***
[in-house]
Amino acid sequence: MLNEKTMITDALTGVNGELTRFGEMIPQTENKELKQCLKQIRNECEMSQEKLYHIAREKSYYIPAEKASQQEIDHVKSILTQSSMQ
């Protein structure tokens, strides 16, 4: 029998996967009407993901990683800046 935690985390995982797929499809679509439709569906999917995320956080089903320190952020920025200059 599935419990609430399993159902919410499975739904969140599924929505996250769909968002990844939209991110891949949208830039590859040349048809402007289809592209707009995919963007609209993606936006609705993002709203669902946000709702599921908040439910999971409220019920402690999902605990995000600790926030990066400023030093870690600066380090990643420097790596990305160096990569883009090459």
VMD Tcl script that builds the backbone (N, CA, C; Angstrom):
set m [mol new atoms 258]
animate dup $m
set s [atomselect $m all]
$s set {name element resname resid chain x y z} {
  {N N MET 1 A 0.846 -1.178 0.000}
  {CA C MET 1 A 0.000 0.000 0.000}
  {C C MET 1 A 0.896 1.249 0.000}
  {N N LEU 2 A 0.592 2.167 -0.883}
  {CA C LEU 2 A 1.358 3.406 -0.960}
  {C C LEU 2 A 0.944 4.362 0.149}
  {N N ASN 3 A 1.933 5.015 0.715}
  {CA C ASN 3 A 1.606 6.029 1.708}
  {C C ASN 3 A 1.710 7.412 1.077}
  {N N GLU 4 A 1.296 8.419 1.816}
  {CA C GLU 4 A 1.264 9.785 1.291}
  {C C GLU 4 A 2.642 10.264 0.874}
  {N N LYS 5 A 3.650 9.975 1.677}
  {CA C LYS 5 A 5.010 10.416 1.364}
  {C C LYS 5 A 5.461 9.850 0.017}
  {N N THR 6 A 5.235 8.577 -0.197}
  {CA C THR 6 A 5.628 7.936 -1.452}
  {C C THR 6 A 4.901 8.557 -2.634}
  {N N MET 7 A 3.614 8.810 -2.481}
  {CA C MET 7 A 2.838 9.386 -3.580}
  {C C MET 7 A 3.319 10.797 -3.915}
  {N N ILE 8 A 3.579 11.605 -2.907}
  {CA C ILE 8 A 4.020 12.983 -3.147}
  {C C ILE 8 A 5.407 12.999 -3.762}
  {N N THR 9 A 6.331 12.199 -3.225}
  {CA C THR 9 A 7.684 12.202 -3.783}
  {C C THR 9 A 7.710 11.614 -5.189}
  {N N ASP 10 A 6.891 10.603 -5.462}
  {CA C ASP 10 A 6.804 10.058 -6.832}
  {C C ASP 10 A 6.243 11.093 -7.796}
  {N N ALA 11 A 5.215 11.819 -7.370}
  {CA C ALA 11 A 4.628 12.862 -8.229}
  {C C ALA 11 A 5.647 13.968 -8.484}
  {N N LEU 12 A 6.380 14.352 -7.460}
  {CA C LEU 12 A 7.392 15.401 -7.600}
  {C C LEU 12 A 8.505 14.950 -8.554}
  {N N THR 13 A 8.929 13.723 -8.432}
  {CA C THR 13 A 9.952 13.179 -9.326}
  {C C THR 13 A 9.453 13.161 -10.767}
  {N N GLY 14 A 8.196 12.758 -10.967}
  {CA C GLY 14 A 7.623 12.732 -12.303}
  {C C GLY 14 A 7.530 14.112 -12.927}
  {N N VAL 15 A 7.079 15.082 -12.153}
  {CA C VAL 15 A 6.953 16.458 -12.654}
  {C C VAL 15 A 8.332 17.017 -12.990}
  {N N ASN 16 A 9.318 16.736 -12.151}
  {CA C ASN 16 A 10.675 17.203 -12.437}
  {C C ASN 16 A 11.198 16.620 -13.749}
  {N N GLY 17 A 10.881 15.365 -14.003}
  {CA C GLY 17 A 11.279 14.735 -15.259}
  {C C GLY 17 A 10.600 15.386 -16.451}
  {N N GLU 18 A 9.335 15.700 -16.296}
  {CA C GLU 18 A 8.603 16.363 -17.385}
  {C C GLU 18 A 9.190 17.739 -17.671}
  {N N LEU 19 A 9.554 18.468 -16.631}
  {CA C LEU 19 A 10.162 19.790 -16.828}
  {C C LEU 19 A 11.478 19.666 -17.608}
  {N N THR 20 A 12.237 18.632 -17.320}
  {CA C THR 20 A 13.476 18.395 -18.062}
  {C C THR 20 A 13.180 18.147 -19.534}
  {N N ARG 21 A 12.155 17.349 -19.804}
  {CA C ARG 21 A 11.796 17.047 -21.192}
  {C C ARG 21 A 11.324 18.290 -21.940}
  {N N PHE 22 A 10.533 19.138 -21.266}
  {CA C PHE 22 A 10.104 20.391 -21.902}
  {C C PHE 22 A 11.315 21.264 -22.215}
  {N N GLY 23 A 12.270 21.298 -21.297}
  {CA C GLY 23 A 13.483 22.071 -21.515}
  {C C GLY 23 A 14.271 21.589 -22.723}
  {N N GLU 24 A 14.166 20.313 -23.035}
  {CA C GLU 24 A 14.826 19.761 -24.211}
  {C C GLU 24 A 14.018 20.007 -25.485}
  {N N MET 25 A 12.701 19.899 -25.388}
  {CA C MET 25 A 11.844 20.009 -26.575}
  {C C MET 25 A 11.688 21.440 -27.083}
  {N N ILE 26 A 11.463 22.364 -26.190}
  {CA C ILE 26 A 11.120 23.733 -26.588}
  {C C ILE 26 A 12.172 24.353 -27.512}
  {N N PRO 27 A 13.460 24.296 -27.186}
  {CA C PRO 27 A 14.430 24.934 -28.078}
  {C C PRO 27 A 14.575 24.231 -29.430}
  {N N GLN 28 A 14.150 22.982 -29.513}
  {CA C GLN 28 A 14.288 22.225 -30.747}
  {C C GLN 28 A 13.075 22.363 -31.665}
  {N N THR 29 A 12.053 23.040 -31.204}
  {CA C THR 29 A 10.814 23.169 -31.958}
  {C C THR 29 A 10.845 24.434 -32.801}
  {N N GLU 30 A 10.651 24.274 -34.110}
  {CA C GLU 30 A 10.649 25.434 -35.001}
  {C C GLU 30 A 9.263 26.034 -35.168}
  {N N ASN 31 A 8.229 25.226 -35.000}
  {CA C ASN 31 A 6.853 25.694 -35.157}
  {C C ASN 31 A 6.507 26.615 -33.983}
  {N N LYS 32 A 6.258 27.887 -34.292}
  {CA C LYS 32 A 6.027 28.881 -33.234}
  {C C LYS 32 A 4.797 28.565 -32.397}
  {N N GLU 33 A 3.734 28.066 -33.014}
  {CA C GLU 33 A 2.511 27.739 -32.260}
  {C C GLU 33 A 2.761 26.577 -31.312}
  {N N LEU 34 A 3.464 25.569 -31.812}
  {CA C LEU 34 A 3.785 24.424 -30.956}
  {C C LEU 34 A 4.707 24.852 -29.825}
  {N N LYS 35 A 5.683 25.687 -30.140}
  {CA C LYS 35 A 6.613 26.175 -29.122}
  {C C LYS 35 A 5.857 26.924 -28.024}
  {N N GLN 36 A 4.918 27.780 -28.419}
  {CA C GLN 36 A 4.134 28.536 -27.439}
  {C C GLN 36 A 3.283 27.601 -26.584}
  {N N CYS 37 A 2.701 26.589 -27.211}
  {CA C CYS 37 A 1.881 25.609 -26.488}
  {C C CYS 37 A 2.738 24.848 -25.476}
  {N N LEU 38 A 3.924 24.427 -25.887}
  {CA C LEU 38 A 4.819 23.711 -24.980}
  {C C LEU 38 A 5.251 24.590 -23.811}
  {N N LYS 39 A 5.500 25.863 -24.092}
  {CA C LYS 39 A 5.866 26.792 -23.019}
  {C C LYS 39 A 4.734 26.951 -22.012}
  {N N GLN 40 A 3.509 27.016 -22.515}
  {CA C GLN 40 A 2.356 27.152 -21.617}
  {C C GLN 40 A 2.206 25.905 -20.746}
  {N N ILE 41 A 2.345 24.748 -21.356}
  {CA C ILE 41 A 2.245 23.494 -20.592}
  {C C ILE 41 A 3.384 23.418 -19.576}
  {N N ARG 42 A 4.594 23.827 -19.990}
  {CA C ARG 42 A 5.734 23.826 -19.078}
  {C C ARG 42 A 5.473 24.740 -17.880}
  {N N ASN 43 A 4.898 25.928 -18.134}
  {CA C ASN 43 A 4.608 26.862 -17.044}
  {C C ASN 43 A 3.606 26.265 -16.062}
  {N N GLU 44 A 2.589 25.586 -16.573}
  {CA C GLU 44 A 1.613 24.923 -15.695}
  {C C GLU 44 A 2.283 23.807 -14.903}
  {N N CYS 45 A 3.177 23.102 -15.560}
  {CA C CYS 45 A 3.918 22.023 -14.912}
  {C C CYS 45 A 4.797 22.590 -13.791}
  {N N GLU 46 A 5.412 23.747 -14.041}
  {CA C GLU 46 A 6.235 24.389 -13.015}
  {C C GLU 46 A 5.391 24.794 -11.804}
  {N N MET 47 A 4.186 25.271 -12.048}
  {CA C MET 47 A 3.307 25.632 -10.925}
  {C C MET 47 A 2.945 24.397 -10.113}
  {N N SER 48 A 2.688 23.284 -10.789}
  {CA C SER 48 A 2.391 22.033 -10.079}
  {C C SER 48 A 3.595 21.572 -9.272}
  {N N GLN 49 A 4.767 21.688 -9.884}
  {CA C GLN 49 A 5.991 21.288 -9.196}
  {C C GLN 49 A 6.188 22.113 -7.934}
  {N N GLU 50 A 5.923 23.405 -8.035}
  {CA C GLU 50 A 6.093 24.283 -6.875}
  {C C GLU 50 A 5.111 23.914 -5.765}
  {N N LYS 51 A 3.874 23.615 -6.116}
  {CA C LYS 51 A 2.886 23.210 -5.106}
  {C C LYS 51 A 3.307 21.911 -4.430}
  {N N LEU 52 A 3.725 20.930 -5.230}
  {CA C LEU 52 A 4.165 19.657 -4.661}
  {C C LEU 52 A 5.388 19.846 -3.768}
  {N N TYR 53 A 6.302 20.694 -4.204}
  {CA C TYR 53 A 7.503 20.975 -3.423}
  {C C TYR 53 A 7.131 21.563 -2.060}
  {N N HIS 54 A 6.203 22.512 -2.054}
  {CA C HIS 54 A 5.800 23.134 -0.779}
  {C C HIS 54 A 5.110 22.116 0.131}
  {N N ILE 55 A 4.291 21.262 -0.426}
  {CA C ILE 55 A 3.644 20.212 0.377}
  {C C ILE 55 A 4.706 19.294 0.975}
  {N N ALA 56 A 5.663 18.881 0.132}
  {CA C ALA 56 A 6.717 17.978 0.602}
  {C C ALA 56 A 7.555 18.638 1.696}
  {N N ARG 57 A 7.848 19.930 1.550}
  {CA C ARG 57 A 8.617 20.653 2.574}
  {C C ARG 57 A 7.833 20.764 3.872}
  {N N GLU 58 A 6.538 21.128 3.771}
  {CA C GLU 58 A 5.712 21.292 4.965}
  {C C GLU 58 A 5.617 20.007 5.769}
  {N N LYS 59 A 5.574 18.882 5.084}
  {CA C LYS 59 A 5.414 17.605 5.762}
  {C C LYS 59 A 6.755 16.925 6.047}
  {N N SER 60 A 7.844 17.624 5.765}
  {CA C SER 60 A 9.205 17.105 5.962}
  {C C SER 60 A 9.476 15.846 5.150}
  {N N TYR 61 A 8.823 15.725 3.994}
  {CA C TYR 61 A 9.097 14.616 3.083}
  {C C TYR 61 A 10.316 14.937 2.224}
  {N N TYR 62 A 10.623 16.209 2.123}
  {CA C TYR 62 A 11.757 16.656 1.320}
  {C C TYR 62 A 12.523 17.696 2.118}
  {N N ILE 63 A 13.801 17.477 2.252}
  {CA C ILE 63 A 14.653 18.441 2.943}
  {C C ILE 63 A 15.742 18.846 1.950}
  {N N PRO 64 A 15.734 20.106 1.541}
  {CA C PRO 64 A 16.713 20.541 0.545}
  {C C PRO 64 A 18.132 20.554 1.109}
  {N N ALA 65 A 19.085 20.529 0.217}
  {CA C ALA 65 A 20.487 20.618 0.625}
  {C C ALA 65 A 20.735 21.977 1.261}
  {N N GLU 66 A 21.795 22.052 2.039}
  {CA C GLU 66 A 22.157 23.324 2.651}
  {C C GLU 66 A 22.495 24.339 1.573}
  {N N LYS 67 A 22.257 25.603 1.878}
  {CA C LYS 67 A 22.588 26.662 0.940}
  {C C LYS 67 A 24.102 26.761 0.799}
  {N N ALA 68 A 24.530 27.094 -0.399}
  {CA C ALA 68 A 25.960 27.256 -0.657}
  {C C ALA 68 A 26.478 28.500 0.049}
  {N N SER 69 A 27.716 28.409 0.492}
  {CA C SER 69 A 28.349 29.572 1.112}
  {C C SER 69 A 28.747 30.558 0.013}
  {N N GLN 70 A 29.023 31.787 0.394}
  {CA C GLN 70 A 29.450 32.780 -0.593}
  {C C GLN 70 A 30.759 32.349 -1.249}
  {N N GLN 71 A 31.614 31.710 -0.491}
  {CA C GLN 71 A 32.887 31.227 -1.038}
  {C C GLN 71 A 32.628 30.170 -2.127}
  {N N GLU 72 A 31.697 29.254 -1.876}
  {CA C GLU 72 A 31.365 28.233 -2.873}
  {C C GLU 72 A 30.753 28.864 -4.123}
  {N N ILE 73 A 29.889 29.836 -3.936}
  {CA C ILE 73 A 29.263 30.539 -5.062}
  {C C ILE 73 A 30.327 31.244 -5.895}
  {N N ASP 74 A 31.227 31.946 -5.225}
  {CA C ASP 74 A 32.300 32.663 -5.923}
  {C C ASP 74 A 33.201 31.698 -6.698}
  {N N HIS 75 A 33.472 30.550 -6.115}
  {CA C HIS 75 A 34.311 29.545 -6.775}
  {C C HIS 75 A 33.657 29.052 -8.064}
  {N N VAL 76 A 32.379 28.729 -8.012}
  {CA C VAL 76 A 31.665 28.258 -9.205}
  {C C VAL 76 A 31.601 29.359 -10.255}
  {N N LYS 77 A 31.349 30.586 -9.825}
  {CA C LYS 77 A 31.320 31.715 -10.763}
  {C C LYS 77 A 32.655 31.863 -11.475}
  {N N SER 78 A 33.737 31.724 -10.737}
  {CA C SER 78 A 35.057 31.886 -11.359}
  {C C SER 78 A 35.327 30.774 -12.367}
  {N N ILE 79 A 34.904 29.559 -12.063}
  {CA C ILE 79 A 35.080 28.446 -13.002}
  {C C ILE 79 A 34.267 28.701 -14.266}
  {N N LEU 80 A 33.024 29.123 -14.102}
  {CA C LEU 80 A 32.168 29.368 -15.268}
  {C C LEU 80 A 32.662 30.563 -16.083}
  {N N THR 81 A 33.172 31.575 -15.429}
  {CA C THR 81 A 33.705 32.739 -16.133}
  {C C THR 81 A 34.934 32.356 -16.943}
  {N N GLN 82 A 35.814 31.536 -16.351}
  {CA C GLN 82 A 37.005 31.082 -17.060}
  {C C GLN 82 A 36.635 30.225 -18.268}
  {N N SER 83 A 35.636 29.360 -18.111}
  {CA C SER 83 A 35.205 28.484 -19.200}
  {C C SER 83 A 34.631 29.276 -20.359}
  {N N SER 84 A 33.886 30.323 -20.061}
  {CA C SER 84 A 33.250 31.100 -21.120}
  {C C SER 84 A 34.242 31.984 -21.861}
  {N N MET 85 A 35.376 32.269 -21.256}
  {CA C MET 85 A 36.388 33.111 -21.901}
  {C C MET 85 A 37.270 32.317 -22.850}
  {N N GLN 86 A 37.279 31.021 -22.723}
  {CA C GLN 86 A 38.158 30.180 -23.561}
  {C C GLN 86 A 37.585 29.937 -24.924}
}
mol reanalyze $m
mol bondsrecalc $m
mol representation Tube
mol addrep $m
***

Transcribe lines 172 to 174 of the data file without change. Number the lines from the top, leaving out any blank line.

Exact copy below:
  {CA C ILE 55 A 3.644 20.212 0.377}
  {C C ILE 55 A 4.706 19.294 0.975}
  {N N ALA 56 A 5.663 18.881 0.132}